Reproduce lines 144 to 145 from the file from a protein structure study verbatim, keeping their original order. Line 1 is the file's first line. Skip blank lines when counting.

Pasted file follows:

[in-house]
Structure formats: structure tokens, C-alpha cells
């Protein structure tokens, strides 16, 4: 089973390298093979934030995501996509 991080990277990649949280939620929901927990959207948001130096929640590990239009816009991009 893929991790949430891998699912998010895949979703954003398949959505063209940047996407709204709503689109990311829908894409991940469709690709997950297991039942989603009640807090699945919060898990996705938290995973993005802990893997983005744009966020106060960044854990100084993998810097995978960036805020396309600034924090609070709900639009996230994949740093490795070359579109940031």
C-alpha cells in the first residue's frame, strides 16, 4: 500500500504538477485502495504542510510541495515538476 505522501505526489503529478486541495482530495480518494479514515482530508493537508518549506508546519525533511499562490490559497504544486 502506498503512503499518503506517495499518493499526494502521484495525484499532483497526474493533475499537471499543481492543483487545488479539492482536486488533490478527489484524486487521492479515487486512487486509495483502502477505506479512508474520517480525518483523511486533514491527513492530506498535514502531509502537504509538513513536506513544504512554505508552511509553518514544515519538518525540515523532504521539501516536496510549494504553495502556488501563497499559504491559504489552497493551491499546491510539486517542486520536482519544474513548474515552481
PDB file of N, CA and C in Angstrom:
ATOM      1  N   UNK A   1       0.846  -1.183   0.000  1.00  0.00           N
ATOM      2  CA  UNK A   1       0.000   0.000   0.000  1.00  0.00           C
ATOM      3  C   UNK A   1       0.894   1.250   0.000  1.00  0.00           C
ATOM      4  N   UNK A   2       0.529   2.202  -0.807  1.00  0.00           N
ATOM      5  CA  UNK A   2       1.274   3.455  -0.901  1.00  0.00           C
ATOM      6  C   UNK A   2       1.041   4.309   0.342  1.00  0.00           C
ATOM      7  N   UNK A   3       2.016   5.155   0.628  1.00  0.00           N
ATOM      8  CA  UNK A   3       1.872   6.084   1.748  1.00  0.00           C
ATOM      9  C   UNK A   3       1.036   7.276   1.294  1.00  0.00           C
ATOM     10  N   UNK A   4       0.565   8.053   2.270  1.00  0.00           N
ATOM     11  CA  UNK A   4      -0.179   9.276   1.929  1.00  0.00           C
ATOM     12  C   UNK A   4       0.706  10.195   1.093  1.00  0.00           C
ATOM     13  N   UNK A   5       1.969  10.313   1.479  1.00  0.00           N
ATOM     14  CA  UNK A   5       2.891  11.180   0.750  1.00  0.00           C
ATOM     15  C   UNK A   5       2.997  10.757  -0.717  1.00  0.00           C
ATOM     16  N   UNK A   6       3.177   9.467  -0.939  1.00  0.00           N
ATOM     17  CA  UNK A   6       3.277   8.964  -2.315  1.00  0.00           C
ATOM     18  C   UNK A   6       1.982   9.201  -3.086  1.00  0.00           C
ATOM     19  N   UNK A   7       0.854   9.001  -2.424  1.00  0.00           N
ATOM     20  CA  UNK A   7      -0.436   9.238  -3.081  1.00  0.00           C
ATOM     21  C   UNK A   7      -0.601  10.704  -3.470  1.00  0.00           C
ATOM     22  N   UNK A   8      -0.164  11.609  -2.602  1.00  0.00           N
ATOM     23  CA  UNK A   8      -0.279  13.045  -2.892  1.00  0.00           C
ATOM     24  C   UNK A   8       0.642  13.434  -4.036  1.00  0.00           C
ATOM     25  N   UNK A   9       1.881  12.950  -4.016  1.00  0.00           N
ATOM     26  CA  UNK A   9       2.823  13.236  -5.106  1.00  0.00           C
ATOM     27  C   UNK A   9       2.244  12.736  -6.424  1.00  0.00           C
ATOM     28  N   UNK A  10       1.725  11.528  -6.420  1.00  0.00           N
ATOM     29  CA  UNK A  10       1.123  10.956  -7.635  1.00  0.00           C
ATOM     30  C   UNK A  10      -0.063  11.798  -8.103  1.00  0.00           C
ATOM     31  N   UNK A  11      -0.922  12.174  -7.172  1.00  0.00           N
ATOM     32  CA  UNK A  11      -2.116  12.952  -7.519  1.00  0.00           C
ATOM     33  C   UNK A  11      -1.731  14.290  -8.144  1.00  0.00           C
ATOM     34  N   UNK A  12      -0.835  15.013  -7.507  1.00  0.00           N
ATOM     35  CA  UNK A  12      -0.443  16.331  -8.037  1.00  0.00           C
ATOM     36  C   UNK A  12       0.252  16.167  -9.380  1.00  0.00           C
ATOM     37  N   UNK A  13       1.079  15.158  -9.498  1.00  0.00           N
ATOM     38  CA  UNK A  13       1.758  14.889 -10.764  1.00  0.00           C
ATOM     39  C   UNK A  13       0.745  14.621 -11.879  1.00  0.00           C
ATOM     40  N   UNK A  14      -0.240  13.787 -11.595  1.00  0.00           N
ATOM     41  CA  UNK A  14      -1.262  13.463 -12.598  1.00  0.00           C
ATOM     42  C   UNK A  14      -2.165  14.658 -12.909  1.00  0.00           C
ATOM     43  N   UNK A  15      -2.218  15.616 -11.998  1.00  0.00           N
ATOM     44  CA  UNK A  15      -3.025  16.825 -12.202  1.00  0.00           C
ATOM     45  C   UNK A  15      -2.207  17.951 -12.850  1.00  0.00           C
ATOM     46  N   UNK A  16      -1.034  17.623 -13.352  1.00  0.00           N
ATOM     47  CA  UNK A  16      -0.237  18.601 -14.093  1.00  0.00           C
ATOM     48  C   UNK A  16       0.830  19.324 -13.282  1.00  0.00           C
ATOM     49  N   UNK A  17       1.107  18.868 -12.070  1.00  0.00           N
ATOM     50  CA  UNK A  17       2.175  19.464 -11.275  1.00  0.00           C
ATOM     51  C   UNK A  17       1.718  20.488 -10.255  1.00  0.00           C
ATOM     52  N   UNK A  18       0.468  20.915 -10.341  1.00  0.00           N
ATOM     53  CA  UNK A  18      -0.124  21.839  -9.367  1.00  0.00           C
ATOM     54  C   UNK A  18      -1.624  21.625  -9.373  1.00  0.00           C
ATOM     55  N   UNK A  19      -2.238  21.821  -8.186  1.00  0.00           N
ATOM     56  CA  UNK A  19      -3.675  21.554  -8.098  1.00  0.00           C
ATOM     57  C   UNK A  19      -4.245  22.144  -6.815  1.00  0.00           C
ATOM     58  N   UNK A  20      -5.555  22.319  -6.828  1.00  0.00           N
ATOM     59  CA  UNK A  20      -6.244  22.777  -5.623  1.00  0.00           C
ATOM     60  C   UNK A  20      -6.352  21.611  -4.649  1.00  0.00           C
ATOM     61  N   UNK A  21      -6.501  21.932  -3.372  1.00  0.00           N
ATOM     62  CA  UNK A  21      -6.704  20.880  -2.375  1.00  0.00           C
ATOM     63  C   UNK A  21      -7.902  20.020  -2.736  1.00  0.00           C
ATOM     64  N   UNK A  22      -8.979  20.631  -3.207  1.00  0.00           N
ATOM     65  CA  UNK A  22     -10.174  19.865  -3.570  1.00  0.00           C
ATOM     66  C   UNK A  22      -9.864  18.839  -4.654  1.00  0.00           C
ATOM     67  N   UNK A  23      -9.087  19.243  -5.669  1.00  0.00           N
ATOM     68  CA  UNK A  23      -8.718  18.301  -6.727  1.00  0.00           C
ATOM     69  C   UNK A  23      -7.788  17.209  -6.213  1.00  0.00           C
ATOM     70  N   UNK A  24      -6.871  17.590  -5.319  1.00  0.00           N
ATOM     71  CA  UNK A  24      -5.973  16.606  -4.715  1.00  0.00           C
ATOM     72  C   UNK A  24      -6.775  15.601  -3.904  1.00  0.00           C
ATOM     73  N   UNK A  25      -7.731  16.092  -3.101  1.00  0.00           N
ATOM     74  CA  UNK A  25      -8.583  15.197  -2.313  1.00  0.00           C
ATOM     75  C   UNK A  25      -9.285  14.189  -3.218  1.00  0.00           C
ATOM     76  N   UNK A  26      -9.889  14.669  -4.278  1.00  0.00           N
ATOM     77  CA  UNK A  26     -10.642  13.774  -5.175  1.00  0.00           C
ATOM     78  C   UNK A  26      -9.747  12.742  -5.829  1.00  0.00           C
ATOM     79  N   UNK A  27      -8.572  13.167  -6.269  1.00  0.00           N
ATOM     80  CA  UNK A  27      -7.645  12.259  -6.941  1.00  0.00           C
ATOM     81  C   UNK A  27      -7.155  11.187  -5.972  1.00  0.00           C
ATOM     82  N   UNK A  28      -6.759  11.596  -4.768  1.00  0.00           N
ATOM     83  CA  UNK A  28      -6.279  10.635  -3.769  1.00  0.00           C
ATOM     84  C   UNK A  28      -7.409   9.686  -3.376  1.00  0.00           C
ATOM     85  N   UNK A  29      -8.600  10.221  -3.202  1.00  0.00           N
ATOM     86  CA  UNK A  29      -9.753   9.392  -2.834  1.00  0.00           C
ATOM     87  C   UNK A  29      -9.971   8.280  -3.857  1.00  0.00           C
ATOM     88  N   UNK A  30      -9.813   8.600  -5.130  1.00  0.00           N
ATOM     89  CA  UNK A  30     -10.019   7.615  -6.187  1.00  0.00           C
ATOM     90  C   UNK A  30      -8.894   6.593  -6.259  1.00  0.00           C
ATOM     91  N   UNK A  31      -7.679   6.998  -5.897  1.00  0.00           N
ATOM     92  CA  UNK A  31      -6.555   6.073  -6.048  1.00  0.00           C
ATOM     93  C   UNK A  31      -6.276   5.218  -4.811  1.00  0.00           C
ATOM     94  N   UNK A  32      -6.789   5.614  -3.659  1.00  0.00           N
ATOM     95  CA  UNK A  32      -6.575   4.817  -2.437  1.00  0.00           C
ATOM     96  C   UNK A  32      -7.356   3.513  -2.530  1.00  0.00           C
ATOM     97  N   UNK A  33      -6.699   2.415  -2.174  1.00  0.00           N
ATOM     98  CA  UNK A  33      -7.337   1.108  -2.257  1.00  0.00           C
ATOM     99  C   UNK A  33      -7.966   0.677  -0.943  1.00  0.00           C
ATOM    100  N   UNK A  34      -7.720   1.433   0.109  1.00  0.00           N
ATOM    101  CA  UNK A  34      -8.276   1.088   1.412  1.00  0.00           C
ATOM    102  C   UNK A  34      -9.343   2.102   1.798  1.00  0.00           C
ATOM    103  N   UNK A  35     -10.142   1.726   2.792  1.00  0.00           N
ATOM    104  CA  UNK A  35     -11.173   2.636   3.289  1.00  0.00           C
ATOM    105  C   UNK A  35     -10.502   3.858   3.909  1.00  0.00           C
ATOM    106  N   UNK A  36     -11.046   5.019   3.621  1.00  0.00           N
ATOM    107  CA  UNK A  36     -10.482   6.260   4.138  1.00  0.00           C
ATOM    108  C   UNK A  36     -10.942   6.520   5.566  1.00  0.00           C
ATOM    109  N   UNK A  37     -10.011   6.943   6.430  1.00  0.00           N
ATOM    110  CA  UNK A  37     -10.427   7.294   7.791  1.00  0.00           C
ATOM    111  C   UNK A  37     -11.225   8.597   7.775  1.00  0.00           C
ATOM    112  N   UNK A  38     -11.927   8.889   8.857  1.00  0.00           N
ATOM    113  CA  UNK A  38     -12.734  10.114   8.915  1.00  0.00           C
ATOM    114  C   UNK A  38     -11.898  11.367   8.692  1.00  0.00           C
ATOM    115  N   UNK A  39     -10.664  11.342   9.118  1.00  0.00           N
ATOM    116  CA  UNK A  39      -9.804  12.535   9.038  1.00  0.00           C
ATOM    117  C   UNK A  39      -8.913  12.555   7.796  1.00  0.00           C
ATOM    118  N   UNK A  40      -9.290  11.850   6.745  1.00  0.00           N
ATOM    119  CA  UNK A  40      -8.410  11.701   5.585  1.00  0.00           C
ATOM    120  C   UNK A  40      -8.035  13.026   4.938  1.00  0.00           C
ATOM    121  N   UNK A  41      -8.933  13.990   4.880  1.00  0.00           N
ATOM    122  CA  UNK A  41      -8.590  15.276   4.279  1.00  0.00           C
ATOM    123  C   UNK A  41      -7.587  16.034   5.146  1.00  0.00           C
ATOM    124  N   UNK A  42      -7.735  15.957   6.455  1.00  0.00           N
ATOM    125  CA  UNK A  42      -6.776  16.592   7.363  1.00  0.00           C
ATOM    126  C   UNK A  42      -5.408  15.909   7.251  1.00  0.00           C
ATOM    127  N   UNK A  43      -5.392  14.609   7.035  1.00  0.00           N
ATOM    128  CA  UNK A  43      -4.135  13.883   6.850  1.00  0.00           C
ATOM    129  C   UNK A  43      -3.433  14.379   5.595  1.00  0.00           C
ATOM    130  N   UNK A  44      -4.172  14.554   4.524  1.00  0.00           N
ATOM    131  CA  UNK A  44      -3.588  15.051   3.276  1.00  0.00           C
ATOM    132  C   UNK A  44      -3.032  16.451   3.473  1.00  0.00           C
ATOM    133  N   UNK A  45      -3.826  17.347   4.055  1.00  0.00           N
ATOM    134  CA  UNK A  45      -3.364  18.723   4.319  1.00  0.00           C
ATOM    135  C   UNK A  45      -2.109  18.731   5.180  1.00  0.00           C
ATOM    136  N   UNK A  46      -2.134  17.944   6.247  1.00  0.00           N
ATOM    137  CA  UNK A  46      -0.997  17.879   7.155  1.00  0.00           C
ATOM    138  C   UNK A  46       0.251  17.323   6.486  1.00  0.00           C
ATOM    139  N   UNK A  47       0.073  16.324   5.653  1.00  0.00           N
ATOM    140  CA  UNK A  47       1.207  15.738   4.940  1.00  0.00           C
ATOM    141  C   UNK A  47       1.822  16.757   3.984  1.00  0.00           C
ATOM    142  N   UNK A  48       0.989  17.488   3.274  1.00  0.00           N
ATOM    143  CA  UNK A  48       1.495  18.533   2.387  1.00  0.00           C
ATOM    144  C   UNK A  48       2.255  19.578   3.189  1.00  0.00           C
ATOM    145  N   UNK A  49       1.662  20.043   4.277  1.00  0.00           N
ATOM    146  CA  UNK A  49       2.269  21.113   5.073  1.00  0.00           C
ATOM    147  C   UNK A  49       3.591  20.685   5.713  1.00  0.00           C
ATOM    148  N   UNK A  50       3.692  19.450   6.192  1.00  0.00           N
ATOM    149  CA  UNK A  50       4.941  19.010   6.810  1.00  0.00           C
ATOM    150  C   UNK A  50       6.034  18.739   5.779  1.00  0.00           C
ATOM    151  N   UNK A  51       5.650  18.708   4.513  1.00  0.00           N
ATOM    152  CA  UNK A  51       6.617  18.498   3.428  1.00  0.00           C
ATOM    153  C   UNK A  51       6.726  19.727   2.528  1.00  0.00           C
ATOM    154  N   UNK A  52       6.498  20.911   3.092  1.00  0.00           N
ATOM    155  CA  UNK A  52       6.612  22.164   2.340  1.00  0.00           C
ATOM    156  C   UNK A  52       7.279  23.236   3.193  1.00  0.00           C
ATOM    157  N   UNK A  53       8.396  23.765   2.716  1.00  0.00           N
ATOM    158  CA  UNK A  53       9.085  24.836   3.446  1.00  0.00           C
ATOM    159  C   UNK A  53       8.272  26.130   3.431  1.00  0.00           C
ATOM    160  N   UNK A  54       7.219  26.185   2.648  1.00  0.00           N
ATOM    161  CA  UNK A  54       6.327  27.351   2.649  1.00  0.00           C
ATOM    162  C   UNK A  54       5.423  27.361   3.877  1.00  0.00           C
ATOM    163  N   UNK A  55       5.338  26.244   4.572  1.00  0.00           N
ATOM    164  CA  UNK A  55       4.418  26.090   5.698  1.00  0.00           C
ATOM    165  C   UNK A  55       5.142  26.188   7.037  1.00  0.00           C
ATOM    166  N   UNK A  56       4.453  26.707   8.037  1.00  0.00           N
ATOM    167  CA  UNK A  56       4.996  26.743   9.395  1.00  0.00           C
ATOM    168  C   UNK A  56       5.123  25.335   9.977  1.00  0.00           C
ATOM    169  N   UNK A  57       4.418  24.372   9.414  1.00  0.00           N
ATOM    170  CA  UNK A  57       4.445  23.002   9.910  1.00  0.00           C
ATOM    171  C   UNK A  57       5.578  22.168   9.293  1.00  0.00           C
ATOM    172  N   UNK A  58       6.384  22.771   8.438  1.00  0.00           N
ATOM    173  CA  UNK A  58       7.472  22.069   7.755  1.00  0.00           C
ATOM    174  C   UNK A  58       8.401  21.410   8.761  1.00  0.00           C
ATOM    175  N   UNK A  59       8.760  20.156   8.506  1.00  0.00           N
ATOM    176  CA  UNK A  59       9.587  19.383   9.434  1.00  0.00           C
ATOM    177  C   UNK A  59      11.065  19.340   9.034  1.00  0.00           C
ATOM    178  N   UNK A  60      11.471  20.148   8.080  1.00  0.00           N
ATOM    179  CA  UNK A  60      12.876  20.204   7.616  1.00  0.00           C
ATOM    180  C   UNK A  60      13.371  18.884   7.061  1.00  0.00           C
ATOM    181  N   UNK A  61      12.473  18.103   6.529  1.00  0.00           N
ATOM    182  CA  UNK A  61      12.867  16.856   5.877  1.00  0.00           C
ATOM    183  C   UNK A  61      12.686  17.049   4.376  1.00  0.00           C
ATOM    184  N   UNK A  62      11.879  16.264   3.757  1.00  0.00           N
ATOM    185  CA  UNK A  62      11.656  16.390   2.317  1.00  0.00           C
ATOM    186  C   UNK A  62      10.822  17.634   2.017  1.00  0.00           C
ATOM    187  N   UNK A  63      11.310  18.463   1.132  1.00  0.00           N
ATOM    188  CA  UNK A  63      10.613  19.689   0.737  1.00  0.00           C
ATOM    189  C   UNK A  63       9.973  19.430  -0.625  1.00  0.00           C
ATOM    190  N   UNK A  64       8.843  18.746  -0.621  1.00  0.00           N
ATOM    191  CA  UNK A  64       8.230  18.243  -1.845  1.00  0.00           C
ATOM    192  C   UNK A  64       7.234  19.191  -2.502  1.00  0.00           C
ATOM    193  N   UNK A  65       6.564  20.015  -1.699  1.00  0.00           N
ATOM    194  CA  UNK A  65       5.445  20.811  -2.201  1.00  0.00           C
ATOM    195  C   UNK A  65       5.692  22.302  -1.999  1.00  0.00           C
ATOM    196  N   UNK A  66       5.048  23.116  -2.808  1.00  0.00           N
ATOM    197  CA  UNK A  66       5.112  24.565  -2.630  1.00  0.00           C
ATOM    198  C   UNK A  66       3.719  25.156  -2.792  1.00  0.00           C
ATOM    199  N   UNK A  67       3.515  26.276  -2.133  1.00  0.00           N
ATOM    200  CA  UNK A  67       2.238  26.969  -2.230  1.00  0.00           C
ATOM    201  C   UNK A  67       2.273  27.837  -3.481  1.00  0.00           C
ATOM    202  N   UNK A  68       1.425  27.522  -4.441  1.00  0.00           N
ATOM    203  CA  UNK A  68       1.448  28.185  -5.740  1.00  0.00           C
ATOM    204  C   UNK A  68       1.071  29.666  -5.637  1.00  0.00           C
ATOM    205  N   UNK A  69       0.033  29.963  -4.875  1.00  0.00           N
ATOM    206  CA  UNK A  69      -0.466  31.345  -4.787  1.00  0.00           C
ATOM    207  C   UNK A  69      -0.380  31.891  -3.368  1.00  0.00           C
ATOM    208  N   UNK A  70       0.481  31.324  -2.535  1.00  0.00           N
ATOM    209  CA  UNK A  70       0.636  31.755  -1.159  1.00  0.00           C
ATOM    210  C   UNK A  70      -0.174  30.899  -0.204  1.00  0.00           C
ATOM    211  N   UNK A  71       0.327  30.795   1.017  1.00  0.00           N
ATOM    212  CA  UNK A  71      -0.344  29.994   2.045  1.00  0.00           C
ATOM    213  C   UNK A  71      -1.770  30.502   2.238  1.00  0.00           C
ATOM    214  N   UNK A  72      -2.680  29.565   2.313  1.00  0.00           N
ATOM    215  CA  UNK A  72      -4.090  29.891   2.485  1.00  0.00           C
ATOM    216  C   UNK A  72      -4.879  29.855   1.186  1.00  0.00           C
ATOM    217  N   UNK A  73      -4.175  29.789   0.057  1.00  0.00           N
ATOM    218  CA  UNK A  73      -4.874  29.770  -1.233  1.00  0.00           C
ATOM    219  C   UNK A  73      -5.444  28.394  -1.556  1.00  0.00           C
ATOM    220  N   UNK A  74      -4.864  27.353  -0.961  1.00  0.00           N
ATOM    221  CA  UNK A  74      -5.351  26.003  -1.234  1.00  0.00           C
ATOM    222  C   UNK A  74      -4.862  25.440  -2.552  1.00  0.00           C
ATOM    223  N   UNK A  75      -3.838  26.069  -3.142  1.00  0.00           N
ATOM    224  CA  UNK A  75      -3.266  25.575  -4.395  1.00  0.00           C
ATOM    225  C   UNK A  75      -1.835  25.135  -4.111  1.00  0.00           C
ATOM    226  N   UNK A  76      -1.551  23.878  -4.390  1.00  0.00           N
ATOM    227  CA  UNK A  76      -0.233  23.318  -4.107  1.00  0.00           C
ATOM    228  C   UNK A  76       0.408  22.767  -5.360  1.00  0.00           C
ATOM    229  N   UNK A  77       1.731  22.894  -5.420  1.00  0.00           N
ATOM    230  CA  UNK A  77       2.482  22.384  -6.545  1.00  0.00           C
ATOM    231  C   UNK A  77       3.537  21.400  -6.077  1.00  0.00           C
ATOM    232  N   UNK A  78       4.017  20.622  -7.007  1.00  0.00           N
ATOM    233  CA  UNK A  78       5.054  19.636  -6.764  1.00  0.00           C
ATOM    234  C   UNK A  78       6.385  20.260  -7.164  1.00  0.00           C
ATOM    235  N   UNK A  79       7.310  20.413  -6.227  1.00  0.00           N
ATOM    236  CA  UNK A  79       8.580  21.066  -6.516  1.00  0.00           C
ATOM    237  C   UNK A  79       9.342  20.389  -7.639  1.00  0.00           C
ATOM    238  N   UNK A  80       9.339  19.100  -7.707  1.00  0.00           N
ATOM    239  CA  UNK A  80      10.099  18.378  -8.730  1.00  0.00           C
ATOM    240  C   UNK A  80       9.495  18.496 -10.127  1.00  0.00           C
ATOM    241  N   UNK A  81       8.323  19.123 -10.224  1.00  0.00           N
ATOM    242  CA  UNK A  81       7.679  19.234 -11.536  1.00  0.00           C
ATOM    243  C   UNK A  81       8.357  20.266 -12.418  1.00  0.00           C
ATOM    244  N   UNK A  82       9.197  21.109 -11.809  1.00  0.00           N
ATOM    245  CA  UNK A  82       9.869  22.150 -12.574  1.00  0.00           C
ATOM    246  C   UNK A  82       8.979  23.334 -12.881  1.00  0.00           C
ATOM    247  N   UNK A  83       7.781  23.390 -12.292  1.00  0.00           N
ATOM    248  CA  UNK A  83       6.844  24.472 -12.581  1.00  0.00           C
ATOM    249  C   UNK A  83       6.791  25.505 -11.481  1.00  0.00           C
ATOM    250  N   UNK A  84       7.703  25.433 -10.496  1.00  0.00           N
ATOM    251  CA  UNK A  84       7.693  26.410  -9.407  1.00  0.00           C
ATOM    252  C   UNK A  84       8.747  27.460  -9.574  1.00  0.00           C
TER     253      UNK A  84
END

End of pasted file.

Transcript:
ATOM    139  N   UNK A  47       0.073  16.324   5.653  1.00  0.00           N
ATOM    140  CA  UNK A  47       1.207  15.738   4.940  1.00  0.00           C